🇺🇸 In Alaska’s newest credit rating, analysts see some economic upside

By James Brooks, Alaska Beacon - August 4, 2023
Alaska Gov. Mike Dunleavy, points to a screen showing the state of Alaska has an unsustainable budget deficit at likely oil prices under the traditional formula for the Permanent Fund dividend, Thursday, April 27, 2023, at a news conference in Juneau. (Photo by James Brooks/Alaska Beacon)


A new review by analysts from New York City-based Kroll Bond Rating Agency has delivered Alaska’s most positive fiscal checkup in years.

The firm, which has not previously examined Alaska, gave the state an AA credit rating in late July, the second-highest of 10 steps on the company’s rating scale.

The company expanded on that rating in a 15-page analysis that said the state remains vulnerable to swings in oil demand, but that it has exhibited “prudent fiscal management” in recent years.

Gov. Mike Dunleavy and Department of Revenue Commissioner Adam Crum called the report an upgrade from prior ratings done by other firms, Crum adding that it is “a significant achievement and a win for the state.”

Credit ratings, in addition to dictating the cost of borrowing money, serve as an independent measurement of a state’s financial stability, measured by its ability to repay what it borrows. Kroll Bond Rating Agency was established in 2010 and is one of 10 nationally recognized agencies.

Michael Taylor, a senior director for KBRA, said he had seen the governor’s statement and noted that this is the first time his firm has rated the state. He then added, “as of today, the rating represents the highest of the four credit rating agencies that presently rate the state.”

The three other ratings, in addition to being lower, are slightly older:

KBRA’s analysis concluded that the state currently holds a “moderate” level of debt, that its pension liabilities are similarly moderate, and that the state still has “exceptionally strong” financial reserves, even though the balances of both the Constitutional Budget Reserve and the spendable portion of the Alaska Permanent Fund have diminished in recent years.

An annual transfer from the Permanent Fund to the state treasury accounts for more than half of the state’s general-purpose revenue, and KBRA concluded that the fund is being handled well by both the Legislature and the corporation that operates the fund’s investments.

“It seems like there has been pretty good stewardship here, particularly in recent years (with) annual inflation-proofing transfers,” said Peter Scherer, a director with KBRA.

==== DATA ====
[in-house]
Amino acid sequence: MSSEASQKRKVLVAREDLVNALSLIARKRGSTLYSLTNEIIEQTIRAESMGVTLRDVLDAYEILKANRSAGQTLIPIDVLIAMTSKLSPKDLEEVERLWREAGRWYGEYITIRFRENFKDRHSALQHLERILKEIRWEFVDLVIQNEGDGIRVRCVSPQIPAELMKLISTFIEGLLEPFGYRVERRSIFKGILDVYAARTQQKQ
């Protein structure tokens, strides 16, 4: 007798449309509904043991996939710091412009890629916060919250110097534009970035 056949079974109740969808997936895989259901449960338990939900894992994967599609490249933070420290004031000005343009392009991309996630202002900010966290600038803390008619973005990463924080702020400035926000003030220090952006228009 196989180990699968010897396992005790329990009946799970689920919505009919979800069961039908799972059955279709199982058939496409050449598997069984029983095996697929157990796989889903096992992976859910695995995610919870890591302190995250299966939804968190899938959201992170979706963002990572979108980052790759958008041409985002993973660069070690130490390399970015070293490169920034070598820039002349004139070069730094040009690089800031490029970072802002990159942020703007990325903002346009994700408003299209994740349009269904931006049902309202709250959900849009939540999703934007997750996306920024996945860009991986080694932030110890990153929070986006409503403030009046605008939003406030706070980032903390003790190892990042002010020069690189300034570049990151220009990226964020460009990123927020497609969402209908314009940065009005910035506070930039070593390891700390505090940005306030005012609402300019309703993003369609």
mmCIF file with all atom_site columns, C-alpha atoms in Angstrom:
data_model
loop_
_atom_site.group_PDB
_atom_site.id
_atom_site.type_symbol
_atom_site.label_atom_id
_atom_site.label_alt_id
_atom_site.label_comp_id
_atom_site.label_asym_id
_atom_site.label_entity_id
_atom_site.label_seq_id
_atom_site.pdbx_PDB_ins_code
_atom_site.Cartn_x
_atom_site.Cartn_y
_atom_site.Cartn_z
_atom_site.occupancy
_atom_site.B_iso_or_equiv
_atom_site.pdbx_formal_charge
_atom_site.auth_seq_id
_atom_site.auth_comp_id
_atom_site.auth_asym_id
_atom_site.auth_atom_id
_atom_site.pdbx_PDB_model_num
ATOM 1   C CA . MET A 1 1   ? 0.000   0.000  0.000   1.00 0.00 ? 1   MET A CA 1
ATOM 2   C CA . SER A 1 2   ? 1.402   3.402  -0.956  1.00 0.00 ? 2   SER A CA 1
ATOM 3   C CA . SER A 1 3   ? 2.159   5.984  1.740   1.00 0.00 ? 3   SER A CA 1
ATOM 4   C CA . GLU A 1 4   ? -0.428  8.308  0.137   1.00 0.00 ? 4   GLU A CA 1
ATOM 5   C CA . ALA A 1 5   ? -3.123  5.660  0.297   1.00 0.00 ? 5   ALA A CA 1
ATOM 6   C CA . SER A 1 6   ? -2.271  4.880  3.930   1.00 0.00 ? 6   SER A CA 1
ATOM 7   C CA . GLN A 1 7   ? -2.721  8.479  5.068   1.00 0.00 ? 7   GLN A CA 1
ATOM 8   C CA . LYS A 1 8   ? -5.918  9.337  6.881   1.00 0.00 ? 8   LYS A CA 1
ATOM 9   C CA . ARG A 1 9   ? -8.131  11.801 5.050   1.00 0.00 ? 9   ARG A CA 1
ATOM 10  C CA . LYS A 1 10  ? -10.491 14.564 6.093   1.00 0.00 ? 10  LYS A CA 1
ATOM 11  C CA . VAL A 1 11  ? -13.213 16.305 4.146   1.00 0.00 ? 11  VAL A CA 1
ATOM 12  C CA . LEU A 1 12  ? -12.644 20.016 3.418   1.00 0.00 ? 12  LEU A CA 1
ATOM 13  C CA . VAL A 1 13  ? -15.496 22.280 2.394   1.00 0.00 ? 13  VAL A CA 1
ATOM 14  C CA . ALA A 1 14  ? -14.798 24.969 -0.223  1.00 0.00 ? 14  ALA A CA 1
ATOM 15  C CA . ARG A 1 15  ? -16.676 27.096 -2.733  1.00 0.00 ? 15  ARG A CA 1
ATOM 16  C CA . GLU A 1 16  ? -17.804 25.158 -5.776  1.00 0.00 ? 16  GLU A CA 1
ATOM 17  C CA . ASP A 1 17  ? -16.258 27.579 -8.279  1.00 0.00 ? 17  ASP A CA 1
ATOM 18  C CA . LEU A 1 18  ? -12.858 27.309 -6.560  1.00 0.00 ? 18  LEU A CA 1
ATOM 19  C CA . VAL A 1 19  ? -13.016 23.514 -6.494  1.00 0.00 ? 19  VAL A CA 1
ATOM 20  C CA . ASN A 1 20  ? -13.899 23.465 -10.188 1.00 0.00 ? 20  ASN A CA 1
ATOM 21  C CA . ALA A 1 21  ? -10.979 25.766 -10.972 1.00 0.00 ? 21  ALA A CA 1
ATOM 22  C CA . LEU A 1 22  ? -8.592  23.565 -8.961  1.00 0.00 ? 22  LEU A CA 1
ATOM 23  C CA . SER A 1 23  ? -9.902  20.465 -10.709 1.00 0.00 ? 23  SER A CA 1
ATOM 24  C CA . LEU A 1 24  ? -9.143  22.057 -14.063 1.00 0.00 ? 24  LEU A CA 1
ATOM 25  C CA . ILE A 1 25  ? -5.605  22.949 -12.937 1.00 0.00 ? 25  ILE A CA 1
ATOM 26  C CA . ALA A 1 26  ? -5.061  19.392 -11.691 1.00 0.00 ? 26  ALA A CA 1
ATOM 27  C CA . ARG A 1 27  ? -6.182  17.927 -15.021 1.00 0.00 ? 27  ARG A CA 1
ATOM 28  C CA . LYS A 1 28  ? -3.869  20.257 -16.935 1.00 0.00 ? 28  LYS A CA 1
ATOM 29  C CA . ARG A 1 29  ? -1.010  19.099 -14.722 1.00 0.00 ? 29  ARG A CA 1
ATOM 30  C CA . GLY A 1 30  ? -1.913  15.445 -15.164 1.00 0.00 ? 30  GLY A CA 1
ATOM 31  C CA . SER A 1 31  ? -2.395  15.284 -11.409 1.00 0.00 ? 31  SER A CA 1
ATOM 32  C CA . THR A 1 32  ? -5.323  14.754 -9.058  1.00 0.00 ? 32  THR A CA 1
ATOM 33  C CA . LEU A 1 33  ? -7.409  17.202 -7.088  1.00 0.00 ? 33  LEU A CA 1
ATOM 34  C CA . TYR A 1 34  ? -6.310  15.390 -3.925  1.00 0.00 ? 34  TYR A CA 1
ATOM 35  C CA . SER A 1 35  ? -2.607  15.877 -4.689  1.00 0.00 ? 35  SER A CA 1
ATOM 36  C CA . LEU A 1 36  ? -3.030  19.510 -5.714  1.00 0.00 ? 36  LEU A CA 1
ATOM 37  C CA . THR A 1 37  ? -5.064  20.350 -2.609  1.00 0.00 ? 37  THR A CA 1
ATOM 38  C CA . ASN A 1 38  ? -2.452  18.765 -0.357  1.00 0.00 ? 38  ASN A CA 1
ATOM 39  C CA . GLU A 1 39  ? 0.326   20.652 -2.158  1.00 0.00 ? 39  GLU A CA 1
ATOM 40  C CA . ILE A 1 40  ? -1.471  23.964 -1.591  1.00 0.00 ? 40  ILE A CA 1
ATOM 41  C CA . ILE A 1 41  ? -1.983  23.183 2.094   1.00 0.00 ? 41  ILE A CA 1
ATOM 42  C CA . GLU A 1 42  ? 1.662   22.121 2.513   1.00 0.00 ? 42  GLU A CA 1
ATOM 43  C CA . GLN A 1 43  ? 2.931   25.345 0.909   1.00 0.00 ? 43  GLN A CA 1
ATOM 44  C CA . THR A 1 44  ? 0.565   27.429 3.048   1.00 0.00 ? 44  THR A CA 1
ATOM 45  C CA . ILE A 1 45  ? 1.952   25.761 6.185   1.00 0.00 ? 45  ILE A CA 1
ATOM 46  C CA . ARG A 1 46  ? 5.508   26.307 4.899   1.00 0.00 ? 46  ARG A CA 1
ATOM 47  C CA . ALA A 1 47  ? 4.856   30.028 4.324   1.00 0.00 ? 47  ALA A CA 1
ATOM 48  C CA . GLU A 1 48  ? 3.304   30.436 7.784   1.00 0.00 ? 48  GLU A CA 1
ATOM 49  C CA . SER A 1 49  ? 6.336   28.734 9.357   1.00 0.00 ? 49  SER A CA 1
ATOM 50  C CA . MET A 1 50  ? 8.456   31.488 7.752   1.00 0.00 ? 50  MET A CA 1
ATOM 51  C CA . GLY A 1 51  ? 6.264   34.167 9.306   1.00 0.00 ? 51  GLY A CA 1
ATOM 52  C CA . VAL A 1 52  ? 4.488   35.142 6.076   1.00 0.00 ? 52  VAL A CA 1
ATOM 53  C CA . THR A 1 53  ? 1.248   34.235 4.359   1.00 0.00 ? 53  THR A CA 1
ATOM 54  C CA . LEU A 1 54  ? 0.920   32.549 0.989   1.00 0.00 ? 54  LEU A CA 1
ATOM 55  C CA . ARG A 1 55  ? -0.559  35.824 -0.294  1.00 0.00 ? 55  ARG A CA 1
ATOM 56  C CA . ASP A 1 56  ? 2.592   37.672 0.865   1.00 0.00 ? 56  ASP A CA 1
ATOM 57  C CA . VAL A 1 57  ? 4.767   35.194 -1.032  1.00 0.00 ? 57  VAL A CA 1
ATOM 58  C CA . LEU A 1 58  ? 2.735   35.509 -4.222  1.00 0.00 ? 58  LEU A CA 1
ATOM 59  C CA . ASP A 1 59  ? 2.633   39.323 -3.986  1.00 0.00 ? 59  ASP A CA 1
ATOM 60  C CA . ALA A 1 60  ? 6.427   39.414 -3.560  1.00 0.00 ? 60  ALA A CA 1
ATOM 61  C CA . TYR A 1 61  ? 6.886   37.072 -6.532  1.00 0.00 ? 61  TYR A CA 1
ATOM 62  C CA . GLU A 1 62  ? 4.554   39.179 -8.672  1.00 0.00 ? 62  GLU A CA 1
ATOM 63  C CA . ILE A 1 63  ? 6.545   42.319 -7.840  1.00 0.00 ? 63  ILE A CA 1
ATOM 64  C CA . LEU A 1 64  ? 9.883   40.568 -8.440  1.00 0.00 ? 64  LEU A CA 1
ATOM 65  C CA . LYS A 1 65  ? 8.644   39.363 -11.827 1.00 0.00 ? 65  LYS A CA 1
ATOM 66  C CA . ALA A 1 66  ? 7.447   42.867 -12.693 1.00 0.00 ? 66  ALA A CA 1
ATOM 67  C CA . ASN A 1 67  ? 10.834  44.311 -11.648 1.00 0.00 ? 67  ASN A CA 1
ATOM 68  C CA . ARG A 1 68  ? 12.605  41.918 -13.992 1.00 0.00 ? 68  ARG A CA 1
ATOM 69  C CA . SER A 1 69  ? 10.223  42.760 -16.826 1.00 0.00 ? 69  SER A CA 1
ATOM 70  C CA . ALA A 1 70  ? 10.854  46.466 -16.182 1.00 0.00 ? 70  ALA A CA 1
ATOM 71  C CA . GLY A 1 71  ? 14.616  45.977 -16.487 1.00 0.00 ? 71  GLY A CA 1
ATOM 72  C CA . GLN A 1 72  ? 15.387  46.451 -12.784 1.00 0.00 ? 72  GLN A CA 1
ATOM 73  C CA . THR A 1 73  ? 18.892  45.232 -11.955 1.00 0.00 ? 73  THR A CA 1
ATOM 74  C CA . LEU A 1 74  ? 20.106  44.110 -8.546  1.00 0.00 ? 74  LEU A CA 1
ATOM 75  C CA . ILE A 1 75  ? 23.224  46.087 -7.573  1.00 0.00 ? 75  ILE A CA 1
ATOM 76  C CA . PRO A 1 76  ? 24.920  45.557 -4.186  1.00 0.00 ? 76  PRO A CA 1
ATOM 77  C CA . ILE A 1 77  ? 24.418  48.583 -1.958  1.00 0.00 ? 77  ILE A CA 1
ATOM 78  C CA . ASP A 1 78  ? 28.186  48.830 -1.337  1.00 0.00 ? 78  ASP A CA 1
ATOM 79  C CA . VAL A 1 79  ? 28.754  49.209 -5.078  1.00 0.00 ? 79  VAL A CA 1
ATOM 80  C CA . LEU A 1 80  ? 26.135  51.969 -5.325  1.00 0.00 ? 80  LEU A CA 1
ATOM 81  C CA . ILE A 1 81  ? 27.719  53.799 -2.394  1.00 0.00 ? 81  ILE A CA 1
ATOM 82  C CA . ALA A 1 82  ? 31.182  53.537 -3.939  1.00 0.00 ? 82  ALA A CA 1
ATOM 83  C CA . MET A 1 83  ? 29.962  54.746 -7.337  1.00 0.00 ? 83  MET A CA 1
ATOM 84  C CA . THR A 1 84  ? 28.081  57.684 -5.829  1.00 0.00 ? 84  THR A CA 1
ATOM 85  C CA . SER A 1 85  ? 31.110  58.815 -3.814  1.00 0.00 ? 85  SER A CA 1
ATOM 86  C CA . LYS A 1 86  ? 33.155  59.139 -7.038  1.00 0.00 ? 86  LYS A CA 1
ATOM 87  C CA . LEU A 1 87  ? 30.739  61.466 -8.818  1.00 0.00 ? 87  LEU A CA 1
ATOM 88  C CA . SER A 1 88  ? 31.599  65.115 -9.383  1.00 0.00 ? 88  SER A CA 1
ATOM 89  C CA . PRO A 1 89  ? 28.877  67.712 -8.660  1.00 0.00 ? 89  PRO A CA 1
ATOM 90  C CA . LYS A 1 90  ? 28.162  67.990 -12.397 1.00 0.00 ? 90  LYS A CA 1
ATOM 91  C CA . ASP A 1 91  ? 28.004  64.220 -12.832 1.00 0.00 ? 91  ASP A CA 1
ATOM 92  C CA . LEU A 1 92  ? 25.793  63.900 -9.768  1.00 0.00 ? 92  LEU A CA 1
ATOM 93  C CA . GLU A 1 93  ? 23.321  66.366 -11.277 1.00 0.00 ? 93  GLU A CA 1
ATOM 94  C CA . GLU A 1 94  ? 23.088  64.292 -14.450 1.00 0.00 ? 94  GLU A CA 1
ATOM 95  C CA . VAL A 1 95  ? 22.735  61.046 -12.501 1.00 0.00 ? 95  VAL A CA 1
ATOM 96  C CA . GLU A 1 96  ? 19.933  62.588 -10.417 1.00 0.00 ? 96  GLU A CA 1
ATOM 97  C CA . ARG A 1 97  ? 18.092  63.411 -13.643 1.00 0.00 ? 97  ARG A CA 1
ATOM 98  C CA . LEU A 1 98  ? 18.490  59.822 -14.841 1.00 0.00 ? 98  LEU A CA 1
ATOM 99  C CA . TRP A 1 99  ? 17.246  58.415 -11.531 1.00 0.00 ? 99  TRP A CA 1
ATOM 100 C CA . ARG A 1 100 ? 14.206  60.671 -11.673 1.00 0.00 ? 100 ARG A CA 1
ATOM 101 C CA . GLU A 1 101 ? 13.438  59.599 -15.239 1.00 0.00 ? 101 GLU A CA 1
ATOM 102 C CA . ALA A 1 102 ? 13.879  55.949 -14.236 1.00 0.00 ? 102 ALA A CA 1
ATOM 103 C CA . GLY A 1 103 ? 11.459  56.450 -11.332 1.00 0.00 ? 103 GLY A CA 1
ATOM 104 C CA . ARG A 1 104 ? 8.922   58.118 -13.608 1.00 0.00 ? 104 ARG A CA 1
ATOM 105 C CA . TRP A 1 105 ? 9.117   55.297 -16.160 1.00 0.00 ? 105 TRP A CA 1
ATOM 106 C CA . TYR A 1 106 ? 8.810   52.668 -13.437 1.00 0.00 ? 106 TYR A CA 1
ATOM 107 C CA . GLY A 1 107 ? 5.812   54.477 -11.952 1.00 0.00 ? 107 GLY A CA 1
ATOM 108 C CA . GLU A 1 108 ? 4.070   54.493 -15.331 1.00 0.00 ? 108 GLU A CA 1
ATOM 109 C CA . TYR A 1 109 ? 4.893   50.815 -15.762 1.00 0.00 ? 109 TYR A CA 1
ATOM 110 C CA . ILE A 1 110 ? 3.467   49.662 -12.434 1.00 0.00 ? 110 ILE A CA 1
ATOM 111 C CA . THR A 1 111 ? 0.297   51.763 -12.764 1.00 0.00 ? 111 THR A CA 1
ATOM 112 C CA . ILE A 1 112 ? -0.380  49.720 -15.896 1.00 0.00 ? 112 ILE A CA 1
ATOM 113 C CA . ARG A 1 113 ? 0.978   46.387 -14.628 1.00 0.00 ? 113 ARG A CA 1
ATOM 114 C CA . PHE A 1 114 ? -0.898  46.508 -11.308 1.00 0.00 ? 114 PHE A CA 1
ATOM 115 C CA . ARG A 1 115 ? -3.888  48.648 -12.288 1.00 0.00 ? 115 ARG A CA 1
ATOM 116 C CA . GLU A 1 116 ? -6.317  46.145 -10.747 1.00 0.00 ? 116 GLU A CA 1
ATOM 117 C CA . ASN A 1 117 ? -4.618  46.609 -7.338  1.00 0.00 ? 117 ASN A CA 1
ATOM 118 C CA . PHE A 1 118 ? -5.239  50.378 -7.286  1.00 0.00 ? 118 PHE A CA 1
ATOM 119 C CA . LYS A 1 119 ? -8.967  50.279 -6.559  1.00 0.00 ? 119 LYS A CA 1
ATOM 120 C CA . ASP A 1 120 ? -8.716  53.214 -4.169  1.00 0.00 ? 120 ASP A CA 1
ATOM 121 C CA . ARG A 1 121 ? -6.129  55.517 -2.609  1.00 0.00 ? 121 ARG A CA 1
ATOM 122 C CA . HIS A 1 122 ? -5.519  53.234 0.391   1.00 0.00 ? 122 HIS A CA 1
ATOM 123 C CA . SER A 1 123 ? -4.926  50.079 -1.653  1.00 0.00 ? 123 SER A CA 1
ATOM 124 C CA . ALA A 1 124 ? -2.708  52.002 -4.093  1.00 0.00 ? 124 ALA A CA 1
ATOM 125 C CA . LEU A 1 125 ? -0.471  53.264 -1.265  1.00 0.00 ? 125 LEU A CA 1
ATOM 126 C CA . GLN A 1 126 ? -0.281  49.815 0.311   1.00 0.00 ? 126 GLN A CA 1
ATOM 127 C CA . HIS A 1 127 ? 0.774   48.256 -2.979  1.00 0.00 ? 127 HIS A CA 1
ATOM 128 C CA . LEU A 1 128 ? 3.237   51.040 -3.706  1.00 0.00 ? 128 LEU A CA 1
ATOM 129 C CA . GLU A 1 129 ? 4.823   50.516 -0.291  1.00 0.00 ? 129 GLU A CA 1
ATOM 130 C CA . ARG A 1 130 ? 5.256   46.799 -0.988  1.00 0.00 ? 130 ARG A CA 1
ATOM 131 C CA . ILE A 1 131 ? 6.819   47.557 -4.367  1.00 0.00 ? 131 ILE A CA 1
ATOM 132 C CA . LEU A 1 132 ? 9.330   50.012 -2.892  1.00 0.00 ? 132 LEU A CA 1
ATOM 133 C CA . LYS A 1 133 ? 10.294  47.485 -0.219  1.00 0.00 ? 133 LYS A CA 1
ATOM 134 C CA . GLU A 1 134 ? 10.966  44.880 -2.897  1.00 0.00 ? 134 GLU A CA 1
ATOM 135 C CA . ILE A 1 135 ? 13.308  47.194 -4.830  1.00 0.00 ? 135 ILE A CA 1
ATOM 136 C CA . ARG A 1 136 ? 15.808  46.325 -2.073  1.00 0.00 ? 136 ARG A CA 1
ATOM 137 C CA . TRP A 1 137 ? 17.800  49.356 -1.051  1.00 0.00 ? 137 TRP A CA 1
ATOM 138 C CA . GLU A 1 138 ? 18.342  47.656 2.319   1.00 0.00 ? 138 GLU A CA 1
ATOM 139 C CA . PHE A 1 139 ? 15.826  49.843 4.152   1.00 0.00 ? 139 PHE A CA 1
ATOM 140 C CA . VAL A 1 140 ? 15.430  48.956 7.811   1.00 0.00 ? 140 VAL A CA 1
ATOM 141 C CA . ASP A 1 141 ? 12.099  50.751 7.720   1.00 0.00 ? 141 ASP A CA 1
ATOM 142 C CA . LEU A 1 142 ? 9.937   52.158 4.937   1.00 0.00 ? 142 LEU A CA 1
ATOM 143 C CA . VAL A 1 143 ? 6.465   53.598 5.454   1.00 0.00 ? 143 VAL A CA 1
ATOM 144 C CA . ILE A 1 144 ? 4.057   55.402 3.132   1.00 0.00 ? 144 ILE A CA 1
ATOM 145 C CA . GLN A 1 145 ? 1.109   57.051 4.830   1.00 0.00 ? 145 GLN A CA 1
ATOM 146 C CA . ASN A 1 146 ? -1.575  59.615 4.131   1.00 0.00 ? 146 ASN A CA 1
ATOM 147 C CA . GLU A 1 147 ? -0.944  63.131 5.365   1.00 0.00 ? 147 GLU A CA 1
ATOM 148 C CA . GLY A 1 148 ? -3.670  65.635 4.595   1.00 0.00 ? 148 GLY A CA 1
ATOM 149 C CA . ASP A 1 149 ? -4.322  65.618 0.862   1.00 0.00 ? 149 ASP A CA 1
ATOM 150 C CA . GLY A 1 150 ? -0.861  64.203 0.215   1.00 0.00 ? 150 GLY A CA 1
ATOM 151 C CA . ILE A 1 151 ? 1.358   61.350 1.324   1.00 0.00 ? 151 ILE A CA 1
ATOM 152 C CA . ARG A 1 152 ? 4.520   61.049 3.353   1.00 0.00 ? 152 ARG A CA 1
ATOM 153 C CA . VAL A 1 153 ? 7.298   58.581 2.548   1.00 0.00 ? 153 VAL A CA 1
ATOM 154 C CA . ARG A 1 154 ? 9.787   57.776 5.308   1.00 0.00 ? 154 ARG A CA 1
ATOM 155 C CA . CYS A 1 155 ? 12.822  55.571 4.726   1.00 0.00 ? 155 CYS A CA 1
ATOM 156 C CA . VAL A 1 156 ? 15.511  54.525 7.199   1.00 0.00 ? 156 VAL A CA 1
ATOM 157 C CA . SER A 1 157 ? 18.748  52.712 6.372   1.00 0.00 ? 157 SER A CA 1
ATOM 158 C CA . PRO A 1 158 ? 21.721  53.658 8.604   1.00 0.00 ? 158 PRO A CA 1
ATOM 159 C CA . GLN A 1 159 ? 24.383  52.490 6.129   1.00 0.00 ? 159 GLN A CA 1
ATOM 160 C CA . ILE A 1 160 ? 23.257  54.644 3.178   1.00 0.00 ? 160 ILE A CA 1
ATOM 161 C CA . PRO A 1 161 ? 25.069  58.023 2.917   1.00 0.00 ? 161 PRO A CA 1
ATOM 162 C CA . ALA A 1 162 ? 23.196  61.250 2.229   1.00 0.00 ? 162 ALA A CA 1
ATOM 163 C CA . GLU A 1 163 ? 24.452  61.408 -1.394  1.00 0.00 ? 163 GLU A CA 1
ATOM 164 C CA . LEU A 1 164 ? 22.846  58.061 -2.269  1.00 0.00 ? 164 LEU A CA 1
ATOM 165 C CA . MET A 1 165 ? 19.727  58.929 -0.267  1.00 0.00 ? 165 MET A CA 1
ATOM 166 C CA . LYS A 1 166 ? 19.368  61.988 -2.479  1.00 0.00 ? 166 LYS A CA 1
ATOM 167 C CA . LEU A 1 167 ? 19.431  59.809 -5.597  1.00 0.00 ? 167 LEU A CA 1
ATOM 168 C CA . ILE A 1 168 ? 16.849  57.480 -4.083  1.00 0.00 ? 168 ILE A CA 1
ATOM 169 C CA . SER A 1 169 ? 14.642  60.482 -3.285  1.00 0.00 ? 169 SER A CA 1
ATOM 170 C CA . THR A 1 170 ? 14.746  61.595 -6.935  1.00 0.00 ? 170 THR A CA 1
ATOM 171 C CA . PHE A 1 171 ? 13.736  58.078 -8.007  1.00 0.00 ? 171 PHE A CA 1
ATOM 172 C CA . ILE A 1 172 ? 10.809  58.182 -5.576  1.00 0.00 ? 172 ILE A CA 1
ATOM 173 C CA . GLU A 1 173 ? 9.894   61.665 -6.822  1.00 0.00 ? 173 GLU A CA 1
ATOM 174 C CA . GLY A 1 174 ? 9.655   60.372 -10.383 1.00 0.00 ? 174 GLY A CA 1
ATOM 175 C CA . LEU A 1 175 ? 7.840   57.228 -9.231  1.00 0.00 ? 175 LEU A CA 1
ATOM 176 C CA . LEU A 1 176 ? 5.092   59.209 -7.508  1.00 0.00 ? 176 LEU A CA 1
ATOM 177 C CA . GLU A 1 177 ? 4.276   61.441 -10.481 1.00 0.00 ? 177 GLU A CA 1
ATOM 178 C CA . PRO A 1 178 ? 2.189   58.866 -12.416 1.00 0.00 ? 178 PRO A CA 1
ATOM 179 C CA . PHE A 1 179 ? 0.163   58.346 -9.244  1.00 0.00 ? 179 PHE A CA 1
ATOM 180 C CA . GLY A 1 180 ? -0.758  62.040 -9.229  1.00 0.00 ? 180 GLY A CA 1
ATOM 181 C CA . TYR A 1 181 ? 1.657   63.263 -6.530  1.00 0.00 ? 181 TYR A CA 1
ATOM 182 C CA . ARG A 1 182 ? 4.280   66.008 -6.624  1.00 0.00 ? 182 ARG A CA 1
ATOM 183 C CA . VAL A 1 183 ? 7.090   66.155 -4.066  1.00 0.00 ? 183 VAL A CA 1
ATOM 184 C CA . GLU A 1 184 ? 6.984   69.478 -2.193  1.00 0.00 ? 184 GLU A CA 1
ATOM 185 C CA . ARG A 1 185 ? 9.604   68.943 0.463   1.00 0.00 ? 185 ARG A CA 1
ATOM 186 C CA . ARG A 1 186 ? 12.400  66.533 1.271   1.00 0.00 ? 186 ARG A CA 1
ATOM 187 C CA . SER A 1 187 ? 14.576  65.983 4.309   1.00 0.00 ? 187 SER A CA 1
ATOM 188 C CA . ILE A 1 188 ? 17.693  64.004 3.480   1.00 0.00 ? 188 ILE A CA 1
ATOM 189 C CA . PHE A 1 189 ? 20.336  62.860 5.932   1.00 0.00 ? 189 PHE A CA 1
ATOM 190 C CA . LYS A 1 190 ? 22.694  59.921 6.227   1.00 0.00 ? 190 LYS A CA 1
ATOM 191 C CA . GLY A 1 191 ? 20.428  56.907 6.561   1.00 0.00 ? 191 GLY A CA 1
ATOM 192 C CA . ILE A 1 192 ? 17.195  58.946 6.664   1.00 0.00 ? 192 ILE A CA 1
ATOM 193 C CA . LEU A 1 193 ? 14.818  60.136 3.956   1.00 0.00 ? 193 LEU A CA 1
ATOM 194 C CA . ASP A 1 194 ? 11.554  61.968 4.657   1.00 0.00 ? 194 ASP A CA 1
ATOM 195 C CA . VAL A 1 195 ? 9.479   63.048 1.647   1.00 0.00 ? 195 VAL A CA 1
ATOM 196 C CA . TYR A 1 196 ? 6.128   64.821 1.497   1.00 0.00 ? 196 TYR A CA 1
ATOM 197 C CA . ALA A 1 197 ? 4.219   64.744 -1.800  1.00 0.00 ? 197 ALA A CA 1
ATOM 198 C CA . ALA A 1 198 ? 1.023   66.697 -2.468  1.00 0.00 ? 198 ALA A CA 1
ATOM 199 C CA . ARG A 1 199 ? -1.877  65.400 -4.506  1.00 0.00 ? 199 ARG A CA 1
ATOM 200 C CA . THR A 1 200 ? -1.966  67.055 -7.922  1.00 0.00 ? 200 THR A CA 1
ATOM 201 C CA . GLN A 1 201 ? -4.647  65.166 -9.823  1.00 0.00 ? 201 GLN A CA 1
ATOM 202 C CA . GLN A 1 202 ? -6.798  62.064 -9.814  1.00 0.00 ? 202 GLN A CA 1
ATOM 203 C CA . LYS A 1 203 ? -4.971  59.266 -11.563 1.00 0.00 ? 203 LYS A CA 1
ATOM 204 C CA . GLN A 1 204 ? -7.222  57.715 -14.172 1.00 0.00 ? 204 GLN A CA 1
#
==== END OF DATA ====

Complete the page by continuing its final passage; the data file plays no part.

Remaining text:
Though there is a global shift away from fossil fuels, KBRA concluded that Alaska has a “robust natural resource base, which will likely continue to serve as a key economic driver.”

While the administration of President Joe Biden has curtailed fossil fuel projects generally, his administration approved the Willow oil development on Alaska’s North Slope and has indicated support for the proposed trans-Alaska natural gas pipeline.

“We were impressed just by the magnitude of some of these projects … and the Biden administration appears to be supportive of this activity. It was just surprising, frankly,” Scherer said. “It certainly bodes well for the economy in the short to medium term here.”

The KBRA report noted that if Alaska is able to diversify its economy and tax base away from oil production, it could receive an even better rating.

Scherer said KBRA isn’t recommending a statewide sales tax or income tax specifically — lawmakers have debated both ideas — “but less reliance on the volatile oil and gas revenues would be favorable.”

That’s similar to what Moody’s Investment Service noted earlier this year, concluding that the state’s credit rating could benefit from “clarification of laws and governance practices guiding annual use of Permanent Fund earnings” and from “implementation of fiscal strategies that facilitate the state’s transition from reliance on oil revenues.”

Conversely, KBRA noted that if the state’s savings accounts continue to decline, the state’s good rating could decay.

Moody’s came to a similar conclusion, stating that the state could be downgraded due to “accelerating depletion of (the) Permanent Fund earnings reserve account or diminution of amounts available for transfer into it from (the) fund’s unrealized gains.”

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